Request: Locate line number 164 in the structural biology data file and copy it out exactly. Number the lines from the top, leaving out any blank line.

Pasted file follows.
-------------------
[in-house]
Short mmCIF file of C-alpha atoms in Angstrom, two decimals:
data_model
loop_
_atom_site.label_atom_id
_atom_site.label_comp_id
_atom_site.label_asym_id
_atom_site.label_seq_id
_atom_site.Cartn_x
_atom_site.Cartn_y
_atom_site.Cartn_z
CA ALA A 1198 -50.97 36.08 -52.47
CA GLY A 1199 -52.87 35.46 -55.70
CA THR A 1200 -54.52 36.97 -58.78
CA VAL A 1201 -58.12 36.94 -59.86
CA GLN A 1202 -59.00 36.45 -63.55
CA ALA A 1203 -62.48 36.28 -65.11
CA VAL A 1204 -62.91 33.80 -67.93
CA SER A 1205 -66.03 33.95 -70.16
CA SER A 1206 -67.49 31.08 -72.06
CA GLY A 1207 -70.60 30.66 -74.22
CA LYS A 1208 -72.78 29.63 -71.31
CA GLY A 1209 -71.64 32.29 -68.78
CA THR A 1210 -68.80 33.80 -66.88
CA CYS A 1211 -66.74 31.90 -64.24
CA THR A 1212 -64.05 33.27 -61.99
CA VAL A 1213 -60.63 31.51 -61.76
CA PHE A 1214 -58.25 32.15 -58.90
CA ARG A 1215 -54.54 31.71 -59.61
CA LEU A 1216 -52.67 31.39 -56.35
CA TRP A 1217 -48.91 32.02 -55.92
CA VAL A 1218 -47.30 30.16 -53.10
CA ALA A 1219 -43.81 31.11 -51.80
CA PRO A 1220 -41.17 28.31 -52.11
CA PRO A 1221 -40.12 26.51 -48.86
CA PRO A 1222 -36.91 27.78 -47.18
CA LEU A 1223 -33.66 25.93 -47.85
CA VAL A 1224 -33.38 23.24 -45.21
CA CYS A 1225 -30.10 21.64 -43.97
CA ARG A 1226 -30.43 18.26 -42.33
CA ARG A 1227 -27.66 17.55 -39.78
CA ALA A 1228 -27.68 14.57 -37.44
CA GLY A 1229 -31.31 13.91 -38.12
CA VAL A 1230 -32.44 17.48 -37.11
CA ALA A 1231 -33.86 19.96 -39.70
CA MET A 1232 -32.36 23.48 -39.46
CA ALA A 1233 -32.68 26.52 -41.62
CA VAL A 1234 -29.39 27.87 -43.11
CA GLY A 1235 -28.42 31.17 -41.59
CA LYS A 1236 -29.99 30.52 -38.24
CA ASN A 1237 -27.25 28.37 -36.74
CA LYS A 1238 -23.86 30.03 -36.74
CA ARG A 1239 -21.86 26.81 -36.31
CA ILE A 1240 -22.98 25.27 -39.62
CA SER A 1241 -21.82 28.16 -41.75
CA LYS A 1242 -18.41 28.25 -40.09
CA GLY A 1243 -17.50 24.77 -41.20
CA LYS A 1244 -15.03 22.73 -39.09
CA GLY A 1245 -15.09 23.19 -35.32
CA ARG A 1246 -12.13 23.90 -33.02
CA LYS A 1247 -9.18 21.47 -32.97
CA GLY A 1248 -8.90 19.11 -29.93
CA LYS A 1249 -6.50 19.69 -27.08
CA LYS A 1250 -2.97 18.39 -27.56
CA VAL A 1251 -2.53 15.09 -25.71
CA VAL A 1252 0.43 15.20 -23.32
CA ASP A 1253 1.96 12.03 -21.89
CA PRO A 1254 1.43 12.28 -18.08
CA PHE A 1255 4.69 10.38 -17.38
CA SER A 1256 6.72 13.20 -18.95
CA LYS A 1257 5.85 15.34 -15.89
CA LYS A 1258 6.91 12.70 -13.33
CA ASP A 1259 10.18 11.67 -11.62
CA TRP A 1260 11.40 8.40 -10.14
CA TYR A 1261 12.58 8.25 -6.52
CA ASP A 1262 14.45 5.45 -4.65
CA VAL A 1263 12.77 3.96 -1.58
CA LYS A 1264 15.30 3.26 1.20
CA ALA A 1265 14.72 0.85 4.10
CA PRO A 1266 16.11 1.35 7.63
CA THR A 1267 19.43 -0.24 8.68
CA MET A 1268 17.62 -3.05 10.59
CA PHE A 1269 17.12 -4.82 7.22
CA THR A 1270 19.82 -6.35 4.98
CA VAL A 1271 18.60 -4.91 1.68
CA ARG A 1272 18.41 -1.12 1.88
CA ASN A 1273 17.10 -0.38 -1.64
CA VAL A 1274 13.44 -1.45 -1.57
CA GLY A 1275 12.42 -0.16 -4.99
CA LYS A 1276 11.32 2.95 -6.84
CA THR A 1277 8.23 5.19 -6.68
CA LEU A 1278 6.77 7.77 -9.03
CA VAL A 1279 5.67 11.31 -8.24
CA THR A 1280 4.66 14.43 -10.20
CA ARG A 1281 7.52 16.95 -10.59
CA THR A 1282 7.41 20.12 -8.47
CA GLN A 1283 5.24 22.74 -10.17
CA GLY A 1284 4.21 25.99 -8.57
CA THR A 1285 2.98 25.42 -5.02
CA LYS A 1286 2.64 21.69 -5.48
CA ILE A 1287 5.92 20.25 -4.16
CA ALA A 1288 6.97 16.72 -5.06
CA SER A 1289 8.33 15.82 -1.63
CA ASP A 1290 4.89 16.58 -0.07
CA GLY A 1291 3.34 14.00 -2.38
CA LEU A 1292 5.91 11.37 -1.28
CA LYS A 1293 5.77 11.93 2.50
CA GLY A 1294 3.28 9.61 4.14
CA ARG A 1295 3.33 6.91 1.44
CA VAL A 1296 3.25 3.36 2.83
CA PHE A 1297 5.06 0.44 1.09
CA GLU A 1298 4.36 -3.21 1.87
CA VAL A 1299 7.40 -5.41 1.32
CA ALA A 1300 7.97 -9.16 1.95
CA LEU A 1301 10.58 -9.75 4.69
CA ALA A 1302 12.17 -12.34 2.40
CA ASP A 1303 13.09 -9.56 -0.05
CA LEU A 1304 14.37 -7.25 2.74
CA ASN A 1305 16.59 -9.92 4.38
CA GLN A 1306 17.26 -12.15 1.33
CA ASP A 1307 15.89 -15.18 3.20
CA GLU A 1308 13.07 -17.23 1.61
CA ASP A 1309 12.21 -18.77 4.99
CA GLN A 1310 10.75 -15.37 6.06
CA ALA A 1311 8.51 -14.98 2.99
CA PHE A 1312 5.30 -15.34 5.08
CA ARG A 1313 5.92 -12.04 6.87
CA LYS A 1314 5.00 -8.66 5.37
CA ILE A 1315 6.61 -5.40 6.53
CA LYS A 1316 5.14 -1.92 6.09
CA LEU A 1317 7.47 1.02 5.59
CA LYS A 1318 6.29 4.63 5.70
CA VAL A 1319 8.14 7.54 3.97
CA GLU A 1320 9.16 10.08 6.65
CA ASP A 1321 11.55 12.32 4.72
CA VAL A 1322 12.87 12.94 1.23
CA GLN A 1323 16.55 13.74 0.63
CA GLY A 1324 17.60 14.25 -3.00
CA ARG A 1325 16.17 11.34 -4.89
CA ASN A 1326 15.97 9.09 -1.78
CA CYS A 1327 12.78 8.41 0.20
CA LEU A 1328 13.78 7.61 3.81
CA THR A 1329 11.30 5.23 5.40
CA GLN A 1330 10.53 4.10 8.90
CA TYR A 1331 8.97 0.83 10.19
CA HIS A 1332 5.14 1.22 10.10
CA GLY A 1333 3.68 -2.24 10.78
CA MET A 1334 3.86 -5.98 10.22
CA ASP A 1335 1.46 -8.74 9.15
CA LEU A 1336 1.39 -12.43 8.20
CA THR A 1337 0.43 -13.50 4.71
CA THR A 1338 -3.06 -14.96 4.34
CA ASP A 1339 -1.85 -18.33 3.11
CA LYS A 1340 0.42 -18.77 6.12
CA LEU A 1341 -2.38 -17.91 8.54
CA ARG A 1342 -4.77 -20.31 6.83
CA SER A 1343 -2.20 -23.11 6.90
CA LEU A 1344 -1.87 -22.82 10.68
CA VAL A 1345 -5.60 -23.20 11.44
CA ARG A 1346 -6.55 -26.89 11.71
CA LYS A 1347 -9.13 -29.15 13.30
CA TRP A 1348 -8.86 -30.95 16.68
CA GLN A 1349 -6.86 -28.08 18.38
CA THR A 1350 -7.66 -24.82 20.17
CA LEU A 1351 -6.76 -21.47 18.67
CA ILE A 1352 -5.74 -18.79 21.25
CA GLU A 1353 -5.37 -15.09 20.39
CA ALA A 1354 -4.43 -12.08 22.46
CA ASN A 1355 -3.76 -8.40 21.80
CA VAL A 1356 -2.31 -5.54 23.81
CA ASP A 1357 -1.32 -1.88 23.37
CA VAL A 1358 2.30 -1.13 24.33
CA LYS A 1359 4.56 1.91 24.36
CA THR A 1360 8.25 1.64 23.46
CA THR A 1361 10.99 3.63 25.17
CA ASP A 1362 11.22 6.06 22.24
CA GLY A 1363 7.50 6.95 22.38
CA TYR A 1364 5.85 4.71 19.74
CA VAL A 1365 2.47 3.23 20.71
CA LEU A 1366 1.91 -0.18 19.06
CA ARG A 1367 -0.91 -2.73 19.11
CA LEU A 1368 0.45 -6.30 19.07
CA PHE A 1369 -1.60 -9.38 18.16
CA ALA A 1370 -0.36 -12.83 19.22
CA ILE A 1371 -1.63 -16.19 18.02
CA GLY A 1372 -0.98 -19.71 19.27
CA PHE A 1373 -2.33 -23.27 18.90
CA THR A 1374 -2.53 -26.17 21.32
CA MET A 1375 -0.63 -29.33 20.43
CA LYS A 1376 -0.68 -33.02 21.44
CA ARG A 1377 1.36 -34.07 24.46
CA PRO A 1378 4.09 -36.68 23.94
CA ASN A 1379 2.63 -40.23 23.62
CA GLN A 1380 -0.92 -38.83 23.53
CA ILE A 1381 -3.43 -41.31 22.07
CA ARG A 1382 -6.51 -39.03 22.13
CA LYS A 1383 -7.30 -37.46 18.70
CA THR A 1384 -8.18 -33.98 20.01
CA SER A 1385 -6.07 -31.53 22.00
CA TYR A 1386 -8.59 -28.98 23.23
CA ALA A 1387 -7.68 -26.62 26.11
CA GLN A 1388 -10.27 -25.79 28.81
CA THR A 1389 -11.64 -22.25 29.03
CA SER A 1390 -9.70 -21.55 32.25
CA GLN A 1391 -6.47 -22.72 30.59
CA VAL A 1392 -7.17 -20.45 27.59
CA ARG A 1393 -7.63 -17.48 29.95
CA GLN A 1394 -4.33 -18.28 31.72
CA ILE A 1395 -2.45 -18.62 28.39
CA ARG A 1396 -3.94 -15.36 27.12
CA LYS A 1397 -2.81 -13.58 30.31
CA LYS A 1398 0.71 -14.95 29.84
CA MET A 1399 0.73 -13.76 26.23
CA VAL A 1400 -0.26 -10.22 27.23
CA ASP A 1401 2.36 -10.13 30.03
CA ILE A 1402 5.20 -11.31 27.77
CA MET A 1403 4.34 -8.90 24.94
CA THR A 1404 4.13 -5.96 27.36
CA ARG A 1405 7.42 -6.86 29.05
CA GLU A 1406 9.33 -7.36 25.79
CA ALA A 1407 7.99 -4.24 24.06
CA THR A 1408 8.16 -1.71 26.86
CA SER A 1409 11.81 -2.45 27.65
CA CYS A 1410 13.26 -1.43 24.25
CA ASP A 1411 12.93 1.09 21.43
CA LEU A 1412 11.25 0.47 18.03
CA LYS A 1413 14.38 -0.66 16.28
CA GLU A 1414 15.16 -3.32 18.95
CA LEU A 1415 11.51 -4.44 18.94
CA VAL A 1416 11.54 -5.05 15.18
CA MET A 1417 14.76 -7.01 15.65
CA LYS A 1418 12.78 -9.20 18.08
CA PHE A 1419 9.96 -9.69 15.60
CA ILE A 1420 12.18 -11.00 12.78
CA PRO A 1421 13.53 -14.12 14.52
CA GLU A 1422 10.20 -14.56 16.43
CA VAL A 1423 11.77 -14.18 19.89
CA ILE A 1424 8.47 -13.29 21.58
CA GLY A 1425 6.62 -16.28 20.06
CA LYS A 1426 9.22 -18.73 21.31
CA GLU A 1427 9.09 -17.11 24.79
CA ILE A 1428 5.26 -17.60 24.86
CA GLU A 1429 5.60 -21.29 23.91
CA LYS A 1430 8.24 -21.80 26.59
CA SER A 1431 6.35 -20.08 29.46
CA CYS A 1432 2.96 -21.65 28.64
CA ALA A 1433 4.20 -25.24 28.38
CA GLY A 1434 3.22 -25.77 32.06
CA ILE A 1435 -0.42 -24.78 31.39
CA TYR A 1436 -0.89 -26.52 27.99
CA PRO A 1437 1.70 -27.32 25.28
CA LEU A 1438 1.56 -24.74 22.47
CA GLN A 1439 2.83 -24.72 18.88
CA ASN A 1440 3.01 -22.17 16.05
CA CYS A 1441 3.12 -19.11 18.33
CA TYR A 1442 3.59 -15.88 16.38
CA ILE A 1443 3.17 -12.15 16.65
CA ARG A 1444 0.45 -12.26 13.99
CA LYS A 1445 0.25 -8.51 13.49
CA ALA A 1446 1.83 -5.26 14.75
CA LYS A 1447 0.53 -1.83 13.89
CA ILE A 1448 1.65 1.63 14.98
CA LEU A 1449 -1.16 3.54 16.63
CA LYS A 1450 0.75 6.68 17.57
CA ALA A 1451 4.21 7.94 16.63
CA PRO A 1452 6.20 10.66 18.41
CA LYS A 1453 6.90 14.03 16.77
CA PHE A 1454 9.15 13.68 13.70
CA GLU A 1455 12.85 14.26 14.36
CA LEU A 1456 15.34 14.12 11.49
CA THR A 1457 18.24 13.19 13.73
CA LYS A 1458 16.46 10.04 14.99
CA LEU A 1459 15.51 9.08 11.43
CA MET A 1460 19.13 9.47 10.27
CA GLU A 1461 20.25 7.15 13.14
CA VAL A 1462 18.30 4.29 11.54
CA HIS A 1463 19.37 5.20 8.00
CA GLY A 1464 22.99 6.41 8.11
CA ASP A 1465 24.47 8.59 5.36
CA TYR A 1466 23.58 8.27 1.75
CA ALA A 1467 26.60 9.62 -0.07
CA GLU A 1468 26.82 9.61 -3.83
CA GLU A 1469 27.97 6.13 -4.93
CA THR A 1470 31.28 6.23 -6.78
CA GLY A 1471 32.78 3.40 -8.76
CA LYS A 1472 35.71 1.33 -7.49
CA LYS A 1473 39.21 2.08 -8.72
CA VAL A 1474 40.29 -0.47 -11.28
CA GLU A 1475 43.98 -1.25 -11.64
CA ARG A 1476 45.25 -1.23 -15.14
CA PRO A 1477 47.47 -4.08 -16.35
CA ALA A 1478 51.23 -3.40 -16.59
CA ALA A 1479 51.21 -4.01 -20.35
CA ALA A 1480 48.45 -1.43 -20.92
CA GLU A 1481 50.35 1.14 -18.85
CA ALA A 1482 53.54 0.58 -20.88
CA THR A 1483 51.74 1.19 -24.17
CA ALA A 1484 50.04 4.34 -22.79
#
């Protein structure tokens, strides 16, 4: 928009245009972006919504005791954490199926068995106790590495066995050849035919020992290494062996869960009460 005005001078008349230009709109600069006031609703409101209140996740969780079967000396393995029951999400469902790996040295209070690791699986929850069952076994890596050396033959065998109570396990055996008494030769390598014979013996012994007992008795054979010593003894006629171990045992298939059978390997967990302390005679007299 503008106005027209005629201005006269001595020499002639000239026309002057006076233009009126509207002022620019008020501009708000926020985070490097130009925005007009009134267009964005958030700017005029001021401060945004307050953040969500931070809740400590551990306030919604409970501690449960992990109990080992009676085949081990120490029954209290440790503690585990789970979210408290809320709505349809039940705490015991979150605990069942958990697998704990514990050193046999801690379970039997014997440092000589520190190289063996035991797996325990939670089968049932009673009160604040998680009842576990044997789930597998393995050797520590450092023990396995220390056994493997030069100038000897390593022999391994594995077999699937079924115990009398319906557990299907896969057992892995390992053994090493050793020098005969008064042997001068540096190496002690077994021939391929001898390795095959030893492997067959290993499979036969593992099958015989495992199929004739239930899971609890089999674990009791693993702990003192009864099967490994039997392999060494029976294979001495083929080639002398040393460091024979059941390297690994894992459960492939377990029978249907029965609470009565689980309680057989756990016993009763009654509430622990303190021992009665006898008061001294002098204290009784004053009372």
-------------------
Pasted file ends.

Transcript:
CA THR A 1350 -7.66 -24.82 20.17